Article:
Wednesday, June 18, 2008

Song of Songs

Gustave Moreau (born 6 April 1826 - died 18 April 1898)
The Song of Songs 1853
Oil on canvas
118 x 125 1/2 inches (300 x 319 cm)
Musée des Beaux-Arts, Dijon, Bourgogne, France

Gustave Moreau (April 6, 1826 – April 18, 1898) was a French Symbolist painter

He was an illustrator of biblical and mythological figures.

Moreau is regarded as one of the early Symbolist French painters.

In painting, Symbolism was a continuation of some mystical tendencies in the Romantic tradition. Some have seen Symbolism in painting as an outgrowth of the darker, Gothic, side of Romanticism

The Symbolist painters mined mythology and dream imagery for a visual language of the soul, seeking evocative paintings that brought to mind a static world of silence.

To try to understand what the modern Symbolists were trying to do, it is perhaps instructive to look back 700 years earlier to the Gothic Age when the medieval art of the time was dominated by symbols.

The following extract from Emile Male, The Gothic Image: Religious Art of the Thirteenth Century in France - A Study in Mediaeval Iconography and its Sources of Inspiration (3rd edition, publ. 1913) (translated by Dora Nussey) (1958), pages 22 and 29 may be helpful:

"From what has been said it is evident that mediaeval art was before all things a symbolic art, in which form is used merely as the vehicle of spiritual meaning.

Such are the general characteristics of the iconography of the Middle Ages. Art was at once a script, a calculus and a symbolic code. The result was a deep and perfect harmony. ...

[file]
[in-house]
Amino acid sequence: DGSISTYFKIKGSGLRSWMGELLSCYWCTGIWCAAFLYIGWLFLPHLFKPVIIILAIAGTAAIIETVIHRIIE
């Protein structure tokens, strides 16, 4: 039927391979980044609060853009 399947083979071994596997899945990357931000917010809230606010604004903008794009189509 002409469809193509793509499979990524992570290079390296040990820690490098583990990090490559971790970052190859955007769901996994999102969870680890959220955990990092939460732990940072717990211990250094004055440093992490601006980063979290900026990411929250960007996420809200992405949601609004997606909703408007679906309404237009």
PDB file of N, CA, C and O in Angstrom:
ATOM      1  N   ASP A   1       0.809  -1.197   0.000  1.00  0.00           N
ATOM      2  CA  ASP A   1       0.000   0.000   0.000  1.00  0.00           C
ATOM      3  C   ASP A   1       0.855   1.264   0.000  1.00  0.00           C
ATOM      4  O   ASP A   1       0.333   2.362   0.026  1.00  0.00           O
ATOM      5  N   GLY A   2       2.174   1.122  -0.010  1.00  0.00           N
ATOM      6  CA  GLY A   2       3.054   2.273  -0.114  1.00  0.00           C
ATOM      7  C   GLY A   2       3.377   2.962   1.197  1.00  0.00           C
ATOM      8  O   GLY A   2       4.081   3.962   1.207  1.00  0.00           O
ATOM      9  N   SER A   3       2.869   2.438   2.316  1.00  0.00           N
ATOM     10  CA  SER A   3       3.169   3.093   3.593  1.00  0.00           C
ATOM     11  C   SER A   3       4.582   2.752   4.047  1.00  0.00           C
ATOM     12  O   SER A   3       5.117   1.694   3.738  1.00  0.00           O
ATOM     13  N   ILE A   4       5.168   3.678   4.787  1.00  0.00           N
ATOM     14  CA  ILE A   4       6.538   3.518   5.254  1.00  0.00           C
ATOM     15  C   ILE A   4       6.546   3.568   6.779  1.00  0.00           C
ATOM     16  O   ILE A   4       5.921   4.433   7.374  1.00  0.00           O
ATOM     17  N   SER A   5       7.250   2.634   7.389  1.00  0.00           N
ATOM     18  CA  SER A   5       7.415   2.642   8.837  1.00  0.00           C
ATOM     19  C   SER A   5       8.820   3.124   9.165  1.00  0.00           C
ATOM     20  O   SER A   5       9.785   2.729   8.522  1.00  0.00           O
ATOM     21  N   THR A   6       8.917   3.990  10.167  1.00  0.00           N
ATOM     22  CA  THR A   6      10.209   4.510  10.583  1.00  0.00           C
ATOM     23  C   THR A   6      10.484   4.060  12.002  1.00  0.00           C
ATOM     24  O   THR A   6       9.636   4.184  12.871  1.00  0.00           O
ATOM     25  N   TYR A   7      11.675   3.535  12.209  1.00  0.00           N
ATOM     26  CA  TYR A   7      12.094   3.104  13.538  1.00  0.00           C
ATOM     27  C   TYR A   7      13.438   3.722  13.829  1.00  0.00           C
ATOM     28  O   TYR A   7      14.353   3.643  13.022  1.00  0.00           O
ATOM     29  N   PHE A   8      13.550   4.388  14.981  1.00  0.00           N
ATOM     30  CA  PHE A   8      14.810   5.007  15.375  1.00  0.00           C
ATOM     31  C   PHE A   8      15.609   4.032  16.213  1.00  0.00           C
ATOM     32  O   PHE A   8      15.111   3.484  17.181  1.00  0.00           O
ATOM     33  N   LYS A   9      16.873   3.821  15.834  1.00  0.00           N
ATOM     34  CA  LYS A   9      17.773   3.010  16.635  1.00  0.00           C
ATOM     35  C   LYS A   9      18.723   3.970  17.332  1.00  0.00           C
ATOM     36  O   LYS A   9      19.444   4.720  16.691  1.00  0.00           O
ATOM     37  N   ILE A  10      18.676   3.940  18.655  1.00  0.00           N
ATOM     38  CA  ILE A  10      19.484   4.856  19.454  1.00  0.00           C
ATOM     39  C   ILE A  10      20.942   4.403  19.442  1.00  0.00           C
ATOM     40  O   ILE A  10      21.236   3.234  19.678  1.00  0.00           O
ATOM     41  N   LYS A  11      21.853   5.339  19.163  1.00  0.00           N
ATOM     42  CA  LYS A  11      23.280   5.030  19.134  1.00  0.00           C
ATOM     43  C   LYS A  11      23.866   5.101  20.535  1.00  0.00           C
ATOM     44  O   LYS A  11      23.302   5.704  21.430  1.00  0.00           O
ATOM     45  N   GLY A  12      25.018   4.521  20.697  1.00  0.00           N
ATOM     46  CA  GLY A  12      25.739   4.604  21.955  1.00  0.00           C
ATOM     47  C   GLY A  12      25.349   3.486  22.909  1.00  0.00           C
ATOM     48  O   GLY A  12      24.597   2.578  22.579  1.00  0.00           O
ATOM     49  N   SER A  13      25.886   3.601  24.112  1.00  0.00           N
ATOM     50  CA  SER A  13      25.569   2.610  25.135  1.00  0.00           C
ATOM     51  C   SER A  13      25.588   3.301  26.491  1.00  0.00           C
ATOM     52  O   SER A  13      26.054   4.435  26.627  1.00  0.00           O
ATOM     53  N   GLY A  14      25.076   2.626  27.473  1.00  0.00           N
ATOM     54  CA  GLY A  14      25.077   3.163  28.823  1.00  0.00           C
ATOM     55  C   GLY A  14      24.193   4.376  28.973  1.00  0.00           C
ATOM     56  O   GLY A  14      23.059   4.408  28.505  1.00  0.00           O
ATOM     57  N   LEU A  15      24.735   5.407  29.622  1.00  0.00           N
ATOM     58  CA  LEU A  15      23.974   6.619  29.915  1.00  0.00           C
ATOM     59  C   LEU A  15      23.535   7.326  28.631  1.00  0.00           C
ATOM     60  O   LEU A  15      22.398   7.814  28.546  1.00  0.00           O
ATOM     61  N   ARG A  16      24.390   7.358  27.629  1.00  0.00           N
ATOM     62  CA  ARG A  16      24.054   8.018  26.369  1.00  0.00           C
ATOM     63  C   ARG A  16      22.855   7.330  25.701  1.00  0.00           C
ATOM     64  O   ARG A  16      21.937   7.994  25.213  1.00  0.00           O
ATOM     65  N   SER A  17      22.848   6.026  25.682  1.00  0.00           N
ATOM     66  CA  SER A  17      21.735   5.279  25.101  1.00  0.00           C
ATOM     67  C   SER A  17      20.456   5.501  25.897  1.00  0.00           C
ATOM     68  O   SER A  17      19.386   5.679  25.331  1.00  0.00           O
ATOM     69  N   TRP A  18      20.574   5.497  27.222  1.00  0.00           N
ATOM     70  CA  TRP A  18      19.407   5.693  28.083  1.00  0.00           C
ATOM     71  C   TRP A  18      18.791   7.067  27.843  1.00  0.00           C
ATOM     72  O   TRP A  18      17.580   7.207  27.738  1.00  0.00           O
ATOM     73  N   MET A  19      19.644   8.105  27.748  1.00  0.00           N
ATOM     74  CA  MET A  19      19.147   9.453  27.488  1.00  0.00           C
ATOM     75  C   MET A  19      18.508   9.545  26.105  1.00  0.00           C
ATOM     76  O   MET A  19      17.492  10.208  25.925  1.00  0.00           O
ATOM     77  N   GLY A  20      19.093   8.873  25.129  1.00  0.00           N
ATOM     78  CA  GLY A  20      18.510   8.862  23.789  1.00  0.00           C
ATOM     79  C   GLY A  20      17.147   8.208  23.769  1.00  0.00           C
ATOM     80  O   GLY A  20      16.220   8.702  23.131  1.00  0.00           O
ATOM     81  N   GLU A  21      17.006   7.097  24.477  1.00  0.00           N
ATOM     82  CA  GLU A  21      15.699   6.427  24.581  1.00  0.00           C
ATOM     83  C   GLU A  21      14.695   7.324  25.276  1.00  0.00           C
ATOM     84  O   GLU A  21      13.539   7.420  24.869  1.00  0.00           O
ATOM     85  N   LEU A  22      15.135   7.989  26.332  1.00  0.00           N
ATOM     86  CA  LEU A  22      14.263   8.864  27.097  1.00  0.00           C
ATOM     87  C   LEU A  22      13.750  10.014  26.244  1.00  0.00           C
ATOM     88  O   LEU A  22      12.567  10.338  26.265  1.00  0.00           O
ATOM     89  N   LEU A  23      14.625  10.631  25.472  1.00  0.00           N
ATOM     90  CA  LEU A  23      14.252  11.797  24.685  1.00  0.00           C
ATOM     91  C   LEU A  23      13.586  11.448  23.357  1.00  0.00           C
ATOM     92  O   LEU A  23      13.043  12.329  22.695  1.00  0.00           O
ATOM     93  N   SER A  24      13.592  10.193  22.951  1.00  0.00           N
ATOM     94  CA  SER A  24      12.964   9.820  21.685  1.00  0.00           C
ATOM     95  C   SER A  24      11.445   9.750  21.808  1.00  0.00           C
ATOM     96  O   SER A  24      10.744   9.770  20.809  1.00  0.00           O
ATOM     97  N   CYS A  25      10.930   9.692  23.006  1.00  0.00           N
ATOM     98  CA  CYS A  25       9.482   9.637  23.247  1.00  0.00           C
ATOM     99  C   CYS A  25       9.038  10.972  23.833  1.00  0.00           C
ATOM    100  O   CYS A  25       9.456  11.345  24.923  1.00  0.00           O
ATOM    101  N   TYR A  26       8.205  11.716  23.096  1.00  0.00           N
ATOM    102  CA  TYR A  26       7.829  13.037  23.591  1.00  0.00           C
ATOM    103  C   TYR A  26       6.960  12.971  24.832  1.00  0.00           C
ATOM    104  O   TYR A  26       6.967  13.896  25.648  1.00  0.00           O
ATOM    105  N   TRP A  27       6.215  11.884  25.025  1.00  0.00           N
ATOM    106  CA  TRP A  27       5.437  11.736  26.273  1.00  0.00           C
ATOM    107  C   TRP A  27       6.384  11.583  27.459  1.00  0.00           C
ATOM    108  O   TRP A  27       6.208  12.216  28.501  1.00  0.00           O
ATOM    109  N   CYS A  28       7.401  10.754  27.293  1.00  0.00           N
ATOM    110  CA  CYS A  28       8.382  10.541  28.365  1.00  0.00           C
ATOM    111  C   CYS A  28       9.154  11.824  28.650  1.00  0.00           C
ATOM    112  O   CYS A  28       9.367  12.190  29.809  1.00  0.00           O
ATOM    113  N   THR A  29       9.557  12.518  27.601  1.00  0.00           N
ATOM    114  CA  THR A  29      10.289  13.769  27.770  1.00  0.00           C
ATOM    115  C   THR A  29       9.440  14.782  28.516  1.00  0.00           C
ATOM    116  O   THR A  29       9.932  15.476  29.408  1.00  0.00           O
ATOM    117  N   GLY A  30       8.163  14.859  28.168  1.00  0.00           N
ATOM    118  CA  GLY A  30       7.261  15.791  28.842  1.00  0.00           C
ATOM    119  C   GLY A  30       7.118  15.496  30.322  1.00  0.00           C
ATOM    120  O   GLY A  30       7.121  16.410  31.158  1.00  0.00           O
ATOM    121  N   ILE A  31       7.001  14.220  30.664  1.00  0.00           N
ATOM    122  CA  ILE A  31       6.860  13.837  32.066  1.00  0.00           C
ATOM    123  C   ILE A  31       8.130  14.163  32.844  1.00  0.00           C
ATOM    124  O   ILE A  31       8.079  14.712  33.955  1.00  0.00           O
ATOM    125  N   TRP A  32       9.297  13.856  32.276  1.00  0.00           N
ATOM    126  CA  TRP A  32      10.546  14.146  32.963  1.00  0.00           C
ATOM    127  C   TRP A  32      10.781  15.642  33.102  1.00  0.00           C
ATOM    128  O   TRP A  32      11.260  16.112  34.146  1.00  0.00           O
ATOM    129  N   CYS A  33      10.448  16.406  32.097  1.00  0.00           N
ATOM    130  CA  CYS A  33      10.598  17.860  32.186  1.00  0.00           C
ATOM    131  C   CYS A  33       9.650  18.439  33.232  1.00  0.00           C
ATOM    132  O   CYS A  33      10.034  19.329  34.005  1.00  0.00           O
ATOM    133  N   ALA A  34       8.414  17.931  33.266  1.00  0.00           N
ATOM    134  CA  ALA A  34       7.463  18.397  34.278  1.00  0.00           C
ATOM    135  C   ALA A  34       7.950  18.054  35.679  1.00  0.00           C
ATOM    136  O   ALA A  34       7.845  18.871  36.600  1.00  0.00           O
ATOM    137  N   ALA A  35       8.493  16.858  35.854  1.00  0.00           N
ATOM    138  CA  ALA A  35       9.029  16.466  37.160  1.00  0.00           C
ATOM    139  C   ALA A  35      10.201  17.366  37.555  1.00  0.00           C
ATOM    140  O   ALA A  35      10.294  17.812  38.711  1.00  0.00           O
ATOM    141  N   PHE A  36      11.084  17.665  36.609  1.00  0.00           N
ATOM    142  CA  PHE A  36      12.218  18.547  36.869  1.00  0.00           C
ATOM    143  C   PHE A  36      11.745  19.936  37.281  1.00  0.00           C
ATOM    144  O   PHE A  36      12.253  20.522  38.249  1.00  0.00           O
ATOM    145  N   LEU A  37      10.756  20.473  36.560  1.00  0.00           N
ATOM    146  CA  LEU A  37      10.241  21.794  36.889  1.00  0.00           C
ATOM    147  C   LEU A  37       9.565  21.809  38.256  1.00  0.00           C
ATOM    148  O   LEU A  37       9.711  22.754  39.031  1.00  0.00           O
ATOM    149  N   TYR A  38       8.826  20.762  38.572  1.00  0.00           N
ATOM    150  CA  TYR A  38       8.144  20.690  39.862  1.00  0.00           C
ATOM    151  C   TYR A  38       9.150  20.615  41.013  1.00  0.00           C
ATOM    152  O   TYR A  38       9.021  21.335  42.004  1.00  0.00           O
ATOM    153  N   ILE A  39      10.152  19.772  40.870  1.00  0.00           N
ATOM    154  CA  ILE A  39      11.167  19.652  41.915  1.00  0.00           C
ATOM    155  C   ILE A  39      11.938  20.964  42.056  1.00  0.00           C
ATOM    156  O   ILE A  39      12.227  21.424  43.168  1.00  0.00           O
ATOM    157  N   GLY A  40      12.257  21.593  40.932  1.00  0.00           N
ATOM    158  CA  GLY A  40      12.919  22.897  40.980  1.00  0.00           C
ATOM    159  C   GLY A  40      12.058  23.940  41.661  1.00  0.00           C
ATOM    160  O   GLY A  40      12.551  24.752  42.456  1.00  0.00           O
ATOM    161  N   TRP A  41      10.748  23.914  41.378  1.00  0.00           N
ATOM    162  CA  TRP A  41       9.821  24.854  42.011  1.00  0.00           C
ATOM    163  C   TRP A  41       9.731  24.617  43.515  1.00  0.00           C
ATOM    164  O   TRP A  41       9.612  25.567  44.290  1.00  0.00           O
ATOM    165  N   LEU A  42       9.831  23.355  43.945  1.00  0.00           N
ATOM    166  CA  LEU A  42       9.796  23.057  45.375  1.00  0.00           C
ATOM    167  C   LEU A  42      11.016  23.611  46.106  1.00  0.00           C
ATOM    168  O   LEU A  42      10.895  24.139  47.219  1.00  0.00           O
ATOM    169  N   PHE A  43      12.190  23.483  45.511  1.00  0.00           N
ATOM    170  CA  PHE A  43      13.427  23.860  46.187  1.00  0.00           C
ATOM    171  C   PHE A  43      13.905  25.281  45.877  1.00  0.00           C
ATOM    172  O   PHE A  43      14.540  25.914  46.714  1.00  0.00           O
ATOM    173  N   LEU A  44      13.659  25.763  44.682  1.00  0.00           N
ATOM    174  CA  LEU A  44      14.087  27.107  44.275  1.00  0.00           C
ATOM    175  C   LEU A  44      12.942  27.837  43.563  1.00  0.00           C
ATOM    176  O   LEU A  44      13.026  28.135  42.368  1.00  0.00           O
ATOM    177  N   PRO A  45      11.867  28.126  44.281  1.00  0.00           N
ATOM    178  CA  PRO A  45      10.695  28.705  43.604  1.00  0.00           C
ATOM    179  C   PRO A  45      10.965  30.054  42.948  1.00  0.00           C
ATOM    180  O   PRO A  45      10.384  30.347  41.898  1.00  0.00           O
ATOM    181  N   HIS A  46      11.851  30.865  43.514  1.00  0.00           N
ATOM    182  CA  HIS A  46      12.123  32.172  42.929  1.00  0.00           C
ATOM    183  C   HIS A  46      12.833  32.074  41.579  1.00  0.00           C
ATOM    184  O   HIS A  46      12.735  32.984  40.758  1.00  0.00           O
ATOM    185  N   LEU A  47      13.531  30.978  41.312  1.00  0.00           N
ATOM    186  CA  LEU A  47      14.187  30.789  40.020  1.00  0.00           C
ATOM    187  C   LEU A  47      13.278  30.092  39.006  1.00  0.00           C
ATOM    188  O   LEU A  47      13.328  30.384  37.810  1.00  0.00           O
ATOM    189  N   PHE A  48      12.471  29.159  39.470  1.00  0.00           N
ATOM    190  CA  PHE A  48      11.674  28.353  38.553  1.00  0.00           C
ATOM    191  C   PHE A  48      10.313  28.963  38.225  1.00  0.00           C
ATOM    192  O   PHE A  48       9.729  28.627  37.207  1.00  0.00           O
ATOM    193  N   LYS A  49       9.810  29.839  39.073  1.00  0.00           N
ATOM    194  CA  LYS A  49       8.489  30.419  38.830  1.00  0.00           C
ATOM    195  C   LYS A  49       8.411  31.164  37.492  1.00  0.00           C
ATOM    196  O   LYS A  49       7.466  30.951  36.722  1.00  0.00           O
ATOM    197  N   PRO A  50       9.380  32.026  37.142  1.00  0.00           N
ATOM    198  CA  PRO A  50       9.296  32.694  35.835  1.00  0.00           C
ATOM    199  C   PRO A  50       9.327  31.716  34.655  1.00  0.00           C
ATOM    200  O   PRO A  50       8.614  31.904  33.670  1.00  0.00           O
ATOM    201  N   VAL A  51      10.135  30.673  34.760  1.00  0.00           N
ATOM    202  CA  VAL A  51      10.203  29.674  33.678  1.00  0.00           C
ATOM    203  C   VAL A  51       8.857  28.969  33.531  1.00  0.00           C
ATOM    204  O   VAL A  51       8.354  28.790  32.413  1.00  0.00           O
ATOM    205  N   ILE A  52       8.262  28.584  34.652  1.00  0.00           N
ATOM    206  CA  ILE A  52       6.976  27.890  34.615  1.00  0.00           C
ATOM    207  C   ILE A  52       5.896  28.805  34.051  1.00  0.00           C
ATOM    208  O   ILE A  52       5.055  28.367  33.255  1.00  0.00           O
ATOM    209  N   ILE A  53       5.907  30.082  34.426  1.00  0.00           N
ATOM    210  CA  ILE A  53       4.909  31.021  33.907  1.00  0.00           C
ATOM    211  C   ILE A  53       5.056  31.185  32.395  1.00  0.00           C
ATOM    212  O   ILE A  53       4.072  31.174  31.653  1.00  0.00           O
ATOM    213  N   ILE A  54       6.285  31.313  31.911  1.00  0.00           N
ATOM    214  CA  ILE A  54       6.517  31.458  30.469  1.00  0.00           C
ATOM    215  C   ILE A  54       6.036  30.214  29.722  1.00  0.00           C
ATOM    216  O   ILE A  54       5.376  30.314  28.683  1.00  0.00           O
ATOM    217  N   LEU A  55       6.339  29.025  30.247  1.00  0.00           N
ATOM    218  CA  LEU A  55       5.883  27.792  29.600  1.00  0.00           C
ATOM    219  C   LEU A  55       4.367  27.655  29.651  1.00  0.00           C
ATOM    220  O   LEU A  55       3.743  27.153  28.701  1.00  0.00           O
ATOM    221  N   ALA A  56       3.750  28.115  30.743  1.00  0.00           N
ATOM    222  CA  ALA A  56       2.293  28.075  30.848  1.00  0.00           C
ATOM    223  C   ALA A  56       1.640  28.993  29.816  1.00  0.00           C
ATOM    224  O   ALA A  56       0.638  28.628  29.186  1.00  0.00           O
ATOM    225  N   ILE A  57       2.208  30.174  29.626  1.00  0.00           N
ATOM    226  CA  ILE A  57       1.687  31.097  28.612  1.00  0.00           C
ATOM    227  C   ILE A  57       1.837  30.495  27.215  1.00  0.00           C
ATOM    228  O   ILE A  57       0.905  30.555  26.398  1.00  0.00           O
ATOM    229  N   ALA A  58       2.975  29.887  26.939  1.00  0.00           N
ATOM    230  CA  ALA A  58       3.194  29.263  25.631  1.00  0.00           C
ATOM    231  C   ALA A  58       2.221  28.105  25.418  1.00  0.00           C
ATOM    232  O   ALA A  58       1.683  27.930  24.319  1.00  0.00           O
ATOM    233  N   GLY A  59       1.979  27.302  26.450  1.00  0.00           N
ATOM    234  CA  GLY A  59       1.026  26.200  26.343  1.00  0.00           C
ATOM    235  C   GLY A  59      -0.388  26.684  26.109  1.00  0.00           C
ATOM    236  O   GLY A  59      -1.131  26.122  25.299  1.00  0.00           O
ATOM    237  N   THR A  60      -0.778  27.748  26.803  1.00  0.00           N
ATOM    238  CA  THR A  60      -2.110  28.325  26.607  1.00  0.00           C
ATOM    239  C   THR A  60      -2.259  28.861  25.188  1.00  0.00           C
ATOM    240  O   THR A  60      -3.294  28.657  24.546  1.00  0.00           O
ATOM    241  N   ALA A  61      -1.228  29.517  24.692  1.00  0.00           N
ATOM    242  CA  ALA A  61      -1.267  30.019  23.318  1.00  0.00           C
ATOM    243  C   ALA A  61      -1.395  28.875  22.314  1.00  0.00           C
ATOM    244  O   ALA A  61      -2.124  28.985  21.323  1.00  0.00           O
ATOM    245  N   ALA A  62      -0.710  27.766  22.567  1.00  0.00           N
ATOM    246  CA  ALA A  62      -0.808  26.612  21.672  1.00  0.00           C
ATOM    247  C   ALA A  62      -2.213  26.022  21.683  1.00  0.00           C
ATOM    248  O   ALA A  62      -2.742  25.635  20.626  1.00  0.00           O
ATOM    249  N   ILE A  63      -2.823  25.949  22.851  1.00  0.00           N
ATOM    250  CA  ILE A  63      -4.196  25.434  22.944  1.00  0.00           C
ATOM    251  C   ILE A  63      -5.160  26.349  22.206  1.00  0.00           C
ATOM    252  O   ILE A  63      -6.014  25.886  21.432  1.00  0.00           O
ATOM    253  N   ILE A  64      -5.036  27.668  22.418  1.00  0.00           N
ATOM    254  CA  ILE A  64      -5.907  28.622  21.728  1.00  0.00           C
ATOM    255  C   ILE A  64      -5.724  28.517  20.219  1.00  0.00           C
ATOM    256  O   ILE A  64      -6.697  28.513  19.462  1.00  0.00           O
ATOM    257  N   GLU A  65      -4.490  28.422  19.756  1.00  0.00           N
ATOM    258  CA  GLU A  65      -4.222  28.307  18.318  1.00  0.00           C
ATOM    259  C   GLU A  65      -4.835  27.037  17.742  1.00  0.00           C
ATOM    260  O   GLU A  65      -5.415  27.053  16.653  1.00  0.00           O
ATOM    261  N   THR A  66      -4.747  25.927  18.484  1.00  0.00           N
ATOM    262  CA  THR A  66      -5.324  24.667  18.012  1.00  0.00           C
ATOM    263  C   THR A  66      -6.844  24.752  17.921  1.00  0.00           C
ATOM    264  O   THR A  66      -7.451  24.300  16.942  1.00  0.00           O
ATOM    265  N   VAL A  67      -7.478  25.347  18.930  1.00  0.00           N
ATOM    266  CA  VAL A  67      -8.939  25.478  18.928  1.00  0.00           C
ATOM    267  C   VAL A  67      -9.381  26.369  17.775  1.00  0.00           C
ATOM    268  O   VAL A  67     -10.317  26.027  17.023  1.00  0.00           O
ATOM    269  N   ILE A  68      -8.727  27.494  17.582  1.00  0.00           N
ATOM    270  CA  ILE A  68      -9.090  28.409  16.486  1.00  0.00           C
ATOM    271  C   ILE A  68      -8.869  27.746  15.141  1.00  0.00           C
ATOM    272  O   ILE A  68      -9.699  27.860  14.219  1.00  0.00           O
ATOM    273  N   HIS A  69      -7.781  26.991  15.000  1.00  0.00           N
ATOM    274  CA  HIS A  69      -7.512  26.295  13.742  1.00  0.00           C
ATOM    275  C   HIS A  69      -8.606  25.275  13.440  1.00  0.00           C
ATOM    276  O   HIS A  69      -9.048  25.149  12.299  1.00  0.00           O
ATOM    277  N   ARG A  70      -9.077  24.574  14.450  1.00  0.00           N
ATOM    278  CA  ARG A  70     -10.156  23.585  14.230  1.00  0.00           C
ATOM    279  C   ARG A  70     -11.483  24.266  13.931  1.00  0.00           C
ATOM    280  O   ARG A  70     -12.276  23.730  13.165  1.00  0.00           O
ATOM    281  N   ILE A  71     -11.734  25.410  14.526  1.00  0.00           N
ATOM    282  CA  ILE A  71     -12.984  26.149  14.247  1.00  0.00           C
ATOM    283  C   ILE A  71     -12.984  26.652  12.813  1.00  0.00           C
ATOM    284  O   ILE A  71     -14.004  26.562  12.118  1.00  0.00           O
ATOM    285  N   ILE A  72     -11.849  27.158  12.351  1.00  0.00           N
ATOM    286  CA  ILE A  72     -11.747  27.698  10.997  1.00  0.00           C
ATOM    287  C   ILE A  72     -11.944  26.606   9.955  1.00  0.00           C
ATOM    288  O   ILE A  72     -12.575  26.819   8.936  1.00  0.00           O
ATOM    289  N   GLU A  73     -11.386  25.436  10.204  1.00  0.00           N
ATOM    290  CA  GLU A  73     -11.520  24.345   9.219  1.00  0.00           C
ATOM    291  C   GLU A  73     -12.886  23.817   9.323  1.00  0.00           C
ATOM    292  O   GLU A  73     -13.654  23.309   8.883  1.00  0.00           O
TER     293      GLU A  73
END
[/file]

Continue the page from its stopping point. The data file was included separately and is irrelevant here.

Some attempt must be made to understand the mediaeval view of the world and of nature. What is the visible world ? What is the meaning of the myriad forms of life ? What did the monk dreaming in his cell, or the doctor meditating in the cathedral cloister before the hour of his lecture think of it all ? Is it merely appearance or is it reality ?

The Middle Ages were unanimous in their reply: the world is a symbol.

As the idea of his work is in the mind of the artist, so the universe was in the thought of God from the beginning. God created, but He created through His Word, that is, through His Son.

The thought of the Father was realised in the Son through whom it passed from potentiality to act, and thus the Son is the true creator. The artists of the Middle Ages, imbued with this doctrine, almost invariably represent the Creator in the likeness of Jesus Christ. The absence in the churches of any likeness of God the Father filled Didron with needless amazement and Michelet with mistaken indignation.

For, according to the theologians, God the Father created in principle, which is to say in verbo, that is by His Son.

Jesus Christ is at once Creator and Redeemer.

The world therefore may be defined as " a thought of God realised through the Word." If this be so then in each being is hidden a divine thought ; the world is a book written by the hand of God in which every creature is a word charged with meaning.

The ignorant see the forms the mysterious letters understanding nothing of their meaning, but the wise pass from the visible to the invisible, and in reading nature read the thoughts of God.

True knowledge, then, consists not in the study of things in themselves the outward forms but in penetrating to the inner meaning intended by God for our instruction, for in the words of Honorius of Autun, "every creature is a shadow of truth and life."

All being holds in its depths the reflection of the sacrifice of Christ, the image of the Church and of the virtues and vices.

The material and the spiritual worlds are one."